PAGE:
In Nérija, Tetteh is joined by Garcia, Maurice-Grey on trumpet, Cassie Kinoshi, Rosie Turton on trombone, Lizy Exell on drums, and Rio Kai (the only man in the band) on bass. “Rio was someone we met through the Warriors, he’d been to a lot of the gigs and we really enjoyed playing with him, so it just made sense,” Tetteh explains. “I think the all-female thing is more of a thing in other people’s heads than it is for us. We’re just a group of friends, really. We just want people to see it the way we see it, which is us making music with the people we love.”

According to Tetteh, Blume is a showcase for the increasingly collaborative nature of Nérija’s music. “We wrote a lot more things together. For the first EP, everyone just brought tunes to the band and we played them. On this album, we wrote three songs completely together, and there’s little bits and pieces where maybe one or two people wrote more than others. There’s two tunes that were brought in fairly complete, and then for others people brought in ideas and we helped flesh them out. And then there’s maybe three tunes where we all had a fairly equal stake. That was a major difference, just workshopping ideas and writing together.” 

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That spirit of togetherness is audible in the finished record — Nérija has a voice now, separate from that of its members, many of whom (Garcia, Turton, Kinoshi) lead other bands. SEED Ensemble, whose debut Driftglass was released in February, shares four members with Nérija: Kinoshi, Maurice-Grey, Tetteh, and Kai. The band numbers 10 in all, and the leader’s compositions are complex and tightly arranged, frequently serving as a backdrop for poetry or spoken word expression. Tetteh serves mostly as a member of the rhythm section along with Kai, drummer Patrick Boyle, either Joe Armon-Jones or Sarah Tandy on keyboards.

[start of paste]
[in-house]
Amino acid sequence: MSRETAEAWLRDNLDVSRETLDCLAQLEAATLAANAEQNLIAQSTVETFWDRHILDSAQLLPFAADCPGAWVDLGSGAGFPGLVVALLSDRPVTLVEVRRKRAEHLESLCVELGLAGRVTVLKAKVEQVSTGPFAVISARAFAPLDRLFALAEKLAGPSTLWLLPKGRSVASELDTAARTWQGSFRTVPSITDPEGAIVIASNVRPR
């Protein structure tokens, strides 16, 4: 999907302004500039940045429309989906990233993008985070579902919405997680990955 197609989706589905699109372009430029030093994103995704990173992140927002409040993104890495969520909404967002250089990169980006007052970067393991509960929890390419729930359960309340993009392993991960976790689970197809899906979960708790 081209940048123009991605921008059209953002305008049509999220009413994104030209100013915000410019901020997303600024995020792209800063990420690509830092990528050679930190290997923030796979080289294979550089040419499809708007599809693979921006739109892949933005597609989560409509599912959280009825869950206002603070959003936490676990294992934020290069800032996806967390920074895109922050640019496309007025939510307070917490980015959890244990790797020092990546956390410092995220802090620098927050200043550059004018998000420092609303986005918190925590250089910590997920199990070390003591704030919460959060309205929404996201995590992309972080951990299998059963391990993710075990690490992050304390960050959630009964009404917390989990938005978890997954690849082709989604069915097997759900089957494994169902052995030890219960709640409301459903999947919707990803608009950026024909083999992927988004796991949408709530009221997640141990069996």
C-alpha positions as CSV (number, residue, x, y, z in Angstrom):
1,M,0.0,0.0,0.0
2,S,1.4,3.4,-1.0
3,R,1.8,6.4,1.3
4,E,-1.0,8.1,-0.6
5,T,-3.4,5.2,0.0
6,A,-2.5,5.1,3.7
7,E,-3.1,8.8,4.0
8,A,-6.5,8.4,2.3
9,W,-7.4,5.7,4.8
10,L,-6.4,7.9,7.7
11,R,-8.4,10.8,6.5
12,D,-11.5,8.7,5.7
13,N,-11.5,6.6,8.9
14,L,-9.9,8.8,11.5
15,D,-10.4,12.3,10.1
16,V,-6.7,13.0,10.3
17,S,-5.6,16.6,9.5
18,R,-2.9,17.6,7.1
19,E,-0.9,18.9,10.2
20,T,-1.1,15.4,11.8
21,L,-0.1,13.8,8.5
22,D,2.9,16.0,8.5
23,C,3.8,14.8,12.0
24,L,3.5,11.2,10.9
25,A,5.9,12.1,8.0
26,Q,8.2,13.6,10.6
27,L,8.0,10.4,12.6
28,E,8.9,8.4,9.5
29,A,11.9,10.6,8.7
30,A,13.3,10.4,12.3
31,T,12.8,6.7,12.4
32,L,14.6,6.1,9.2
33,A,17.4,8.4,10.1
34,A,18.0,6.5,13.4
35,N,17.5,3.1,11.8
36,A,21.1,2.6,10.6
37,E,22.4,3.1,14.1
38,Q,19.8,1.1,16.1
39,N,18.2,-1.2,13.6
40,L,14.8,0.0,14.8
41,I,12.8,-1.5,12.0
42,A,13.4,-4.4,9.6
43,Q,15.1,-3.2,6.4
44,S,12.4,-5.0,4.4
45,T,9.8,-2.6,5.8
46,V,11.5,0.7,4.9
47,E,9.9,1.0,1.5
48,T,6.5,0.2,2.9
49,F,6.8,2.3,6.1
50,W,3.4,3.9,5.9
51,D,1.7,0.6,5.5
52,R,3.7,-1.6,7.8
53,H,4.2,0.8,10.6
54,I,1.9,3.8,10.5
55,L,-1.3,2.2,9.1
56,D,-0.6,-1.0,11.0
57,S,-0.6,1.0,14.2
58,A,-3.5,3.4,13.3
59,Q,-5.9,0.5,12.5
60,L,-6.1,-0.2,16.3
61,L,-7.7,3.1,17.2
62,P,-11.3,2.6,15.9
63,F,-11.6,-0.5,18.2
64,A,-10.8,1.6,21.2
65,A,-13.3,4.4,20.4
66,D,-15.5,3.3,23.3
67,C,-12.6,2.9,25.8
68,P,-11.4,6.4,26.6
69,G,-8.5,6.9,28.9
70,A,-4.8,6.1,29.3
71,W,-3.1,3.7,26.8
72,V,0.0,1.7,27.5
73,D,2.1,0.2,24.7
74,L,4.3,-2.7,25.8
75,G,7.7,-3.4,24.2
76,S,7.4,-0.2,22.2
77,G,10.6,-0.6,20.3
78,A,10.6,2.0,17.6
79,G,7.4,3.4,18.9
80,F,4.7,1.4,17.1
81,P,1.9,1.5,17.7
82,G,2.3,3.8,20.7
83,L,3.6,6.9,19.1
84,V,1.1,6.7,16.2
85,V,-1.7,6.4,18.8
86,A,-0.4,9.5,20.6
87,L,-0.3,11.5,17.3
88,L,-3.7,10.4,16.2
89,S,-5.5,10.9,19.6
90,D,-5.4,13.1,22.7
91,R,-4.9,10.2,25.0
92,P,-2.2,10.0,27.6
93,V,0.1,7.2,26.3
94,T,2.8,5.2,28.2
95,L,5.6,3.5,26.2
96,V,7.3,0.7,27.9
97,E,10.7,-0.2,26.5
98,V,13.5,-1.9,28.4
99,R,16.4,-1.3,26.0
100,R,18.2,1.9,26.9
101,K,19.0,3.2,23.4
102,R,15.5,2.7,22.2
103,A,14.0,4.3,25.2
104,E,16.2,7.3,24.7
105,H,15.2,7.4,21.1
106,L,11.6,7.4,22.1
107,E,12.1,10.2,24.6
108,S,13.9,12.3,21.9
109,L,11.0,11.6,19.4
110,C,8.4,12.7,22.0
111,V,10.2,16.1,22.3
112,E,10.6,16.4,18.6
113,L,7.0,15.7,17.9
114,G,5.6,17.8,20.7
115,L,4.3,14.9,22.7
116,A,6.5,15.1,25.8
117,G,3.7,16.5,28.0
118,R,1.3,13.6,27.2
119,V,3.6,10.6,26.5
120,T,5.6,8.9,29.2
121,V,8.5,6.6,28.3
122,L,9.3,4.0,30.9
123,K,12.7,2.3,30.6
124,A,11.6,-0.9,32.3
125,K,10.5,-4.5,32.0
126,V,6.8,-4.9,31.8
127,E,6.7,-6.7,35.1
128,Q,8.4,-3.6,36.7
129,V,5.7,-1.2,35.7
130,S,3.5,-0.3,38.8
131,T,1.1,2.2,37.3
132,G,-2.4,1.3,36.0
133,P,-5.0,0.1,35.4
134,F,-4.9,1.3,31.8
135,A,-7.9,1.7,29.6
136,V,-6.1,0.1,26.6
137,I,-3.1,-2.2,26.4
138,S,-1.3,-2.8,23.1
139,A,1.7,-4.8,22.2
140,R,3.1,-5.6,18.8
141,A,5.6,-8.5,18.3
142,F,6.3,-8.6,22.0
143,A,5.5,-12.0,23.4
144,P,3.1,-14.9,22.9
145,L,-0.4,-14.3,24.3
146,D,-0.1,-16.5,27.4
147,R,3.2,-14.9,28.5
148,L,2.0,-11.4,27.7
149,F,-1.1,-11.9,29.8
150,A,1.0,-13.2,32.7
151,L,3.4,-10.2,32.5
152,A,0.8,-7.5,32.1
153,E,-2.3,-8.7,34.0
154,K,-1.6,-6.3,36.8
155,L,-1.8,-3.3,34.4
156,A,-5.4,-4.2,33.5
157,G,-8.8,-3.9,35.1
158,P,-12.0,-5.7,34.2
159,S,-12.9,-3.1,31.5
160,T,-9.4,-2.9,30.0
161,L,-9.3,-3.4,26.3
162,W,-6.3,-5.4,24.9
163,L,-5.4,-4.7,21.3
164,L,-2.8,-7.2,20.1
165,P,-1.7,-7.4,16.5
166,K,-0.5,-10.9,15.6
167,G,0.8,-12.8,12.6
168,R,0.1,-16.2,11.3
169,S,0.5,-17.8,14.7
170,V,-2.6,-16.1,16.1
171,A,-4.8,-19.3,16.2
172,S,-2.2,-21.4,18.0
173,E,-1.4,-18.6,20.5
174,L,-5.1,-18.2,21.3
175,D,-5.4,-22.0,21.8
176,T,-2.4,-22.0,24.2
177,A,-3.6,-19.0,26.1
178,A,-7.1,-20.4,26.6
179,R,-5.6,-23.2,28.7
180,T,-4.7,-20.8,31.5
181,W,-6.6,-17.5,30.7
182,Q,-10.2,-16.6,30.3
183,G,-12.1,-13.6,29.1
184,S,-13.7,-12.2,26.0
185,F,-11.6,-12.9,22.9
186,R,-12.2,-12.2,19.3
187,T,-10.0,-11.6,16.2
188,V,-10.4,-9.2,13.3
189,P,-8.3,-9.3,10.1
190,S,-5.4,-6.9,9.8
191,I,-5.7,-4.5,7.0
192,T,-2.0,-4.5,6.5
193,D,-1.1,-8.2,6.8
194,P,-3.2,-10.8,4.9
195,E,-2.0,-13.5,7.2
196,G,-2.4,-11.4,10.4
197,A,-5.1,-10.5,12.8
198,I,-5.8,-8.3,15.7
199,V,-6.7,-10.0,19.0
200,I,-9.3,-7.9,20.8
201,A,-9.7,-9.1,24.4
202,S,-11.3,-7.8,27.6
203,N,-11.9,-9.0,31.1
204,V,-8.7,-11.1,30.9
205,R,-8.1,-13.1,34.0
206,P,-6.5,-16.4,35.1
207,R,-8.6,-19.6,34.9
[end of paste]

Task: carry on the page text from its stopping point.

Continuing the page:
According to her, Kai and Boyle bring tricks they learned with Tomorrow’s Warriors, studying the music of Steve Lehman, Steve Coleman, and Andrew Hill, and “they’ll play all of that stuff on Cassie’s music, which none of it’s in four anyway, and they’ll throw a lot of challenging things your way. So that’s the major challenge, is listening to everything that everyone’s doing and playing something creative over the top of it and keeping your place ’cause Patrick and Rio are always fucking with you, in the best way. It’s really enjoyable—they’re one of my favorite rhythm sections to play with in the U.K.”

Old-school jazz fans know to flip the album over and check the credits when making a purchasing decision. Judging by her latest work, Tetteh’s name may very well become a selling point in its own right, just like Grant Green’s, Kenny Burrell’s, or Jim Hall’s. But because of its players’ backgrounds and the cultural environment they came up in, the music of the London scene will always sound completely different from American jazz or anything else. “For me, it was just kind of something that happened once I accepted that I could allow all parts of me to exist,” Tetteh says of her sound. “We’re not Americans, and we couldn’t try to be.”